Yes, he goes out and buys a goose, and joins his nephew’s Christmas party, and gives Bob Cratchit a raise, and all that. But those are just outward symptoms. The real change is that he’s acknowledged he’s not alone, that other people matter. The bills are still there and always will be (even if he’s better able to meet them than most), but there are still other people he can reach out to, and give joy to, and draw joy from.

That’s the heart of the story. And the season. And a little something extra to draw on when the world seems dark.

We do not have to stand alone. We can share our fears. Share our joys. And be a little stronger for it.

And isn’t that a wonder?

Hands of Hope

There’s an exhaustion that threatens to border on despair. I think a lot of us are there now. I know I am.

I’m tired of this.

What else can you be when you see the same situations play themselves out over and over again? New shooters. New victims. New settings, from Colorado Springs to San Bernardino. And exactly the same results.

I’m tired of our communities becoming a roll call of blood.

I’m tied of the wait to learn a killer’s name, tired of the endless gabble and chatter and theorizing when it’s revealed.

I’m tired of the argument that’s become ritual, as we raise the points we know so well. Guns. Mental illness. Terrorism. Rights. Needs. Like a tae kwon do training pattern, we pose and shake the skies, only to end up right back where we started.

To have this happen in a sacred season seems a grim joke. And yet it’s the time we need the reminder more than ever.

Now, most of all, we have to have hope.

It sounds kind of insubstantial, doesn’t it? Of all the virtues that get celebrated coming into Christmas, hope may be the most misunderstood. It doesn’t get the full spotlight that basks over love. It’s not directly celebrated in carol after carol like peace or joy. When it comes up in the season at all, it’s a quick mention, almost glancing:

A thrill of hope, the weary world rejoicing …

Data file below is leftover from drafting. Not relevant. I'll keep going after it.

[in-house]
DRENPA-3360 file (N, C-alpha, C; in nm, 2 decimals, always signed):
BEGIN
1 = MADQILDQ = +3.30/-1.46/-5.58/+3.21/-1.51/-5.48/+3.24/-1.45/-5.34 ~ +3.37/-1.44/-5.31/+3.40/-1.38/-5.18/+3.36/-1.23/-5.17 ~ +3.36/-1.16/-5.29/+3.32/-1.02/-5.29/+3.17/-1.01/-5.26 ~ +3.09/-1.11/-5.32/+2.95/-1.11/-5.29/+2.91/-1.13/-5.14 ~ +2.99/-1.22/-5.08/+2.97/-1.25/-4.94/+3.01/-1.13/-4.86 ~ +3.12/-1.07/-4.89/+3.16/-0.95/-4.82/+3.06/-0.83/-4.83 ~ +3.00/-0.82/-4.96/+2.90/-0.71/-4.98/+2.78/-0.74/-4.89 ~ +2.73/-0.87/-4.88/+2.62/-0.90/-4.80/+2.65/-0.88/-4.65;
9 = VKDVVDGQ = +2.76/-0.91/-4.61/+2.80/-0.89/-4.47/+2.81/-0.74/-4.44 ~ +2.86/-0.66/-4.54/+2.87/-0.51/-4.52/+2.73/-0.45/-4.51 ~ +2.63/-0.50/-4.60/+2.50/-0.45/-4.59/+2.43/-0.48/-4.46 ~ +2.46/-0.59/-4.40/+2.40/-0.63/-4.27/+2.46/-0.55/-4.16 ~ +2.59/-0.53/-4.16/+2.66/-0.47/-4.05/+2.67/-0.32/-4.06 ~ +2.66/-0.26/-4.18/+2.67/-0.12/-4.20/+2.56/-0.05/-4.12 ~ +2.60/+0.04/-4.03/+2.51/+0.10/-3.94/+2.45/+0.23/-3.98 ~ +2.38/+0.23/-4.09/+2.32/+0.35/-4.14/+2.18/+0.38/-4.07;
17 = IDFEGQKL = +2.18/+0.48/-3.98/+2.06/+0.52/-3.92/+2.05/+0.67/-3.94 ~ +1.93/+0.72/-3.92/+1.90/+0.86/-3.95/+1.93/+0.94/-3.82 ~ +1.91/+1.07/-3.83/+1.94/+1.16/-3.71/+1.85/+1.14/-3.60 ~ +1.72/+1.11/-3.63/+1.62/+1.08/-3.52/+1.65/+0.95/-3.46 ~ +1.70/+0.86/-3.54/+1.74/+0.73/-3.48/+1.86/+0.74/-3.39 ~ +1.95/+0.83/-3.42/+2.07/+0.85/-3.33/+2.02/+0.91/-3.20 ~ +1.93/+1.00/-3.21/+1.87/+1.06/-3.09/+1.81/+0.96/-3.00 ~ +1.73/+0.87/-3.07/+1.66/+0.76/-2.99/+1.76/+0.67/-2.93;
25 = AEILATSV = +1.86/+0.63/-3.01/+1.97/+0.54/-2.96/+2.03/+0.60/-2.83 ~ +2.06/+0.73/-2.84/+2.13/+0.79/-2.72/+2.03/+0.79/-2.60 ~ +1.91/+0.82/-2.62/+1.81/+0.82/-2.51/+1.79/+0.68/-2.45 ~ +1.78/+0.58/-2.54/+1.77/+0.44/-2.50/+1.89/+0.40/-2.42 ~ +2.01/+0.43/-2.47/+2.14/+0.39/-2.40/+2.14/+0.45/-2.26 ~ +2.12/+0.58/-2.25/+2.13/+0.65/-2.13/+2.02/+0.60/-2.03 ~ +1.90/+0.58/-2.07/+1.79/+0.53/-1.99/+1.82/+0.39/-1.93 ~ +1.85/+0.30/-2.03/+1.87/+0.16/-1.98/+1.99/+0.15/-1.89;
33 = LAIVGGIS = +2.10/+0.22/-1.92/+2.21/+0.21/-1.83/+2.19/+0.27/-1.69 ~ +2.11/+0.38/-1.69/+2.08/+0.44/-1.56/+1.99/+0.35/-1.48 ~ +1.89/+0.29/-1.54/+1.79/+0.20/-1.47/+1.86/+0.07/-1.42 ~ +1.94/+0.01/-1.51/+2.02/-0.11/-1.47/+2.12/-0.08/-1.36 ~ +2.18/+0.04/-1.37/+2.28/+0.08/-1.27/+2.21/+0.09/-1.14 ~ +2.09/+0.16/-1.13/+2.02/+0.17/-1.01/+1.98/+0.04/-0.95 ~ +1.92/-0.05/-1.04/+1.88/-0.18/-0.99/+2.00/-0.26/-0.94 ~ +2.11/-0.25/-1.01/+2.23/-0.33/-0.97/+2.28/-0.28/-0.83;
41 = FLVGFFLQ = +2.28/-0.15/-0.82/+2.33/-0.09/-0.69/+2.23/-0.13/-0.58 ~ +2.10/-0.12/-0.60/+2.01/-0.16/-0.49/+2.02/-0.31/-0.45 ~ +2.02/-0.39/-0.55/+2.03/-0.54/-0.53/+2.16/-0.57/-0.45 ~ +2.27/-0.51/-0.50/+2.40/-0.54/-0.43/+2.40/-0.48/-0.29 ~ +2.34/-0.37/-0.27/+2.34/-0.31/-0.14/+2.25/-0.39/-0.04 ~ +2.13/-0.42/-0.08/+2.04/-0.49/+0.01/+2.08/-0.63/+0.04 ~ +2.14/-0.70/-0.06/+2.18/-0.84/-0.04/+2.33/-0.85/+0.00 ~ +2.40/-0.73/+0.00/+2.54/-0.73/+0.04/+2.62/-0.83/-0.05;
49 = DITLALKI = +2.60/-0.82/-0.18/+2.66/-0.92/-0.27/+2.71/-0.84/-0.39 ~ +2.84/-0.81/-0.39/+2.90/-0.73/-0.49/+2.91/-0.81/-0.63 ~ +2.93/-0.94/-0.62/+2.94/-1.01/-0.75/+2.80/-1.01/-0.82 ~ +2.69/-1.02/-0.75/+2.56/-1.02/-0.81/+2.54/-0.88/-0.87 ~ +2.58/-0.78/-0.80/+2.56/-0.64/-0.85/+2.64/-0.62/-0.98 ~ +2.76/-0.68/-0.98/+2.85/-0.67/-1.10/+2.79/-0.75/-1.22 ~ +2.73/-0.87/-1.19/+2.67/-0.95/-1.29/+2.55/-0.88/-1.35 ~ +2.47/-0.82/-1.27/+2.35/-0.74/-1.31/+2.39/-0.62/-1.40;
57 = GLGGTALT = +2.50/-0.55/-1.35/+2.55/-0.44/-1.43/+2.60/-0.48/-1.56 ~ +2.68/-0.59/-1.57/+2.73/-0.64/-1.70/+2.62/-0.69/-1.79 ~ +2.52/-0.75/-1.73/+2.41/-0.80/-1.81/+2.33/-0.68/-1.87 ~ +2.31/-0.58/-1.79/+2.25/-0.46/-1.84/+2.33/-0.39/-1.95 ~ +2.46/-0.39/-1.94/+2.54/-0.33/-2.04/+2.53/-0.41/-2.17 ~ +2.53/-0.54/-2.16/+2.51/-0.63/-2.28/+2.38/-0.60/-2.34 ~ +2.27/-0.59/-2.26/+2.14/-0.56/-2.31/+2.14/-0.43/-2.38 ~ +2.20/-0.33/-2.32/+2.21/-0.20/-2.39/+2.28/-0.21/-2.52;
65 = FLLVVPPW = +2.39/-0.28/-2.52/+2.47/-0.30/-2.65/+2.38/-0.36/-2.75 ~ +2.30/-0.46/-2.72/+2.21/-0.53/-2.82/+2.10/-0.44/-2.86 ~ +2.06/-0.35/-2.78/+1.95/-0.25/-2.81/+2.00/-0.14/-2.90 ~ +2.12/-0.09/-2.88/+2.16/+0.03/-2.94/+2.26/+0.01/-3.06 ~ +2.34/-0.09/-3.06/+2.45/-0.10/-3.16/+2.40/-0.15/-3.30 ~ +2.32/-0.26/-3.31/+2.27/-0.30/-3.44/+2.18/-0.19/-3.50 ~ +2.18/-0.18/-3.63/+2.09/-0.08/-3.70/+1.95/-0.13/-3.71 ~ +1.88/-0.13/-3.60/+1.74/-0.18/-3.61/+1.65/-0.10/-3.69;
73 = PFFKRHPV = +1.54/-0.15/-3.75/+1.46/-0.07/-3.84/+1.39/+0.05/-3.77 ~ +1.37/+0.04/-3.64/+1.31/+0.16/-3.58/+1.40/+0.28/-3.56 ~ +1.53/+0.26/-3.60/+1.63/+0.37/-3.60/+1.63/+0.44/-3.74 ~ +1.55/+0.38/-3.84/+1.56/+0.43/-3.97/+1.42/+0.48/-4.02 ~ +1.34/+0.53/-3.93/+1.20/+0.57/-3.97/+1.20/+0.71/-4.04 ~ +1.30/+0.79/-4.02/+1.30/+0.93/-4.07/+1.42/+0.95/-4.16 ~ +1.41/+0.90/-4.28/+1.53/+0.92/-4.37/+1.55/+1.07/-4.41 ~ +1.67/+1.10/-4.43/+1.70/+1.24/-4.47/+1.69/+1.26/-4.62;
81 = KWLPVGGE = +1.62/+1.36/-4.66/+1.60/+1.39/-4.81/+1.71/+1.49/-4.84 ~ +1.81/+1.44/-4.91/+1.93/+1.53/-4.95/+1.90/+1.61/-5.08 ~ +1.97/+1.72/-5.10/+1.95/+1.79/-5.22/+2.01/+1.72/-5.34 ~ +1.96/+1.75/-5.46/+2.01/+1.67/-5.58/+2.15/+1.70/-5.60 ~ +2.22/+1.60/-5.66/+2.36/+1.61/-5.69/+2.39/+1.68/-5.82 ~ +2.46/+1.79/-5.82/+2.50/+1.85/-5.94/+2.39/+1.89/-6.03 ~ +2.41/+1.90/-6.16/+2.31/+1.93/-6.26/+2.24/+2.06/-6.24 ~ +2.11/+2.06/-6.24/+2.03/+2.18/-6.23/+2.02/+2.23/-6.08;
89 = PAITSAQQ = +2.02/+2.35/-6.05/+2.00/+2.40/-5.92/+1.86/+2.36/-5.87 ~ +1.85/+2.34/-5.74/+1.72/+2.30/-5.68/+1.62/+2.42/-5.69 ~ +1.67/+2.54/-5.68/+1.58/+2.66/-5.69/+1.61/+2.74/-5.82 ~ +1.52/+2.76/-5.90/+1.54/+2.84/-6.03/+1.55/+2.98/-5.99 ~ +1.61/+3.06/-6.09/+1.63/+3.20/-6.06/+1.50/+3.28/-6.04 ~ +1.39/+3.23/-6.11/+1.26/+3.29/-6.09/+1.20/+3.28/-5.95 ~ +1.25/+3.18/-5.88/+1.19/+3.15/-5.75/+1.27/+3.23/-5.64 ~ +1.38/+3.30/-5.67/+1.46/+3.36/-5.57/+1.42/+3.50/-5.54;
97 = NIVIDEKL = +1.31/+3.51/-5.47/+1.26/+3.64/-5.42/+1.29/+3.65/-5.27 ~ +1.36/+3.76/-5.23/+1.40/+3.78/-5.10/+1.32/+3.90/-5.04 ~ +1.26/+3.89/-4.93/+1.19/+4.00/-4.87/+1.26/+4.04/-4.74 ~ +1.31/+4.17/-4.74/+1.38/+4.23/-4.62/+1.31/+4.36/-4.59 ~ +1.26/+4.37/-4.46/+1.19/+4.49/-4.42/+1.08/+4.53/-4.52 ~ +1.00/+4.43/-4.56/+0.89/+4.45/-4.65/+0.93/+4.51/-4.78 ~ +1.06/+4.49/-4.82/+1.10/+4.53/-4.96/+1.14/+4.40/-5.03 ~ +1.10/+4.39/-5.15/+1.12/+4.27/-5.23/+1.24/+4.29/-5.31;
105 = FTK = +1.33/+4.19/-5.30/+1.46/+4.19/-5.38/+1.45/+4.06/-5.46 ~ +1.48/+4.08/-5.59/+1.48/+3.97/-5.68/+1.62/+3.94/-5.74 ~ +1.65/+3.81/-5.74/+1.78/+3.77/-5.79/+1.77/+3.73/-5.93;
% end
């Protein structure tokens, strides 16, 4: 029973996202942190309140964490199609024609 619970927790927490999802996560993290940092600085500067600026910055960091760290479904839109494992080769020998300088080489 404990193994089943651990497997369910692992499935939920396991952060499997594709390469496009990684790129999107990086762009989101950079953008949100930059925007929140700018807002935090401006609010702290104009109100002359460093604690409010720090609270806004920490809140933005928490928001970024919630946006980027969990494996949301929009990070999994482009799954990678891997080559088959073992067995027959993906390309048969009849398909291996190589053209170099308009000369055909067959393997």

Respite in the midst of exhaustion. Sounds wonderful, doesn’t it?

But how?

Let me make one thing clear. This is not optimism. A simple conviction that “Hey, everything’s going to be OK” will burn out fast in the face of everything besieging it. Hope has more than good feelings behind it. Hope is putting your sweat where your dreams are.

Hope is the soldier of World War II who can’t see the end of the conflict, but throws himself into it, convinced that his one life can still make a difference.

Hope is the civil rights worker of the 1950s, for whom the vision of freedom seems impossibly far away, who nonetheless keeps marching and speaking and battling to make it happen a little sooner.

Hope is what keeps the teacher at a classroom. The policeman on a beat. It’s what fuels the best of marriages, the kind that didn’t stop all their energy on the altar but kept pouring it into every passing minute and hour and day.

Hope means work. To paraphrase a favorite writer, once you say that problems can be solved, that better is possible, you have to get off your duff and do something.

That’s what can transform a “weary world.”

Despair is easy. You just sit back, let the world happen, and say “told you so.” Hope can wear you out to the point where it almost breaks you. But it’s also the only thing that gives any of us a fighting chance.

This last year has been a quest for hope in our house. Ever since my wife Heather was diagnosed with multiple sclerosis, we’ve had a lot to do. There have been medicines to try, work schedules to balance, a life to somehow keep going in the midst of everything. And it’s tempting to just sit down and shout at the heavens “I CAN’T DO IT!”

Sometimes we do. Everyone needs to retreat sometimes. But eventually we keep going. We have to. Or it becomes a self-fulfilling prophecy.

Hope asks a lot. But it’s the only way to move forward. It’s the only way to move at all.

Are we ready to try it?

It means more than hand-wringing and pained pronouncements. It requires more than a hashtag and a Facebook post. If we’re going to break the cycle of death, we have to be ready to fix our eyes on a goal and shoulder our piece of the work. It may not be monumental. It may seem hopelessly insignificant. But drops become a flood. And a flood can change landscapes.

Will we? Are we ready at last to take up the burden of hope?

I’m tired of what we’ve got.

Let’s wake our world.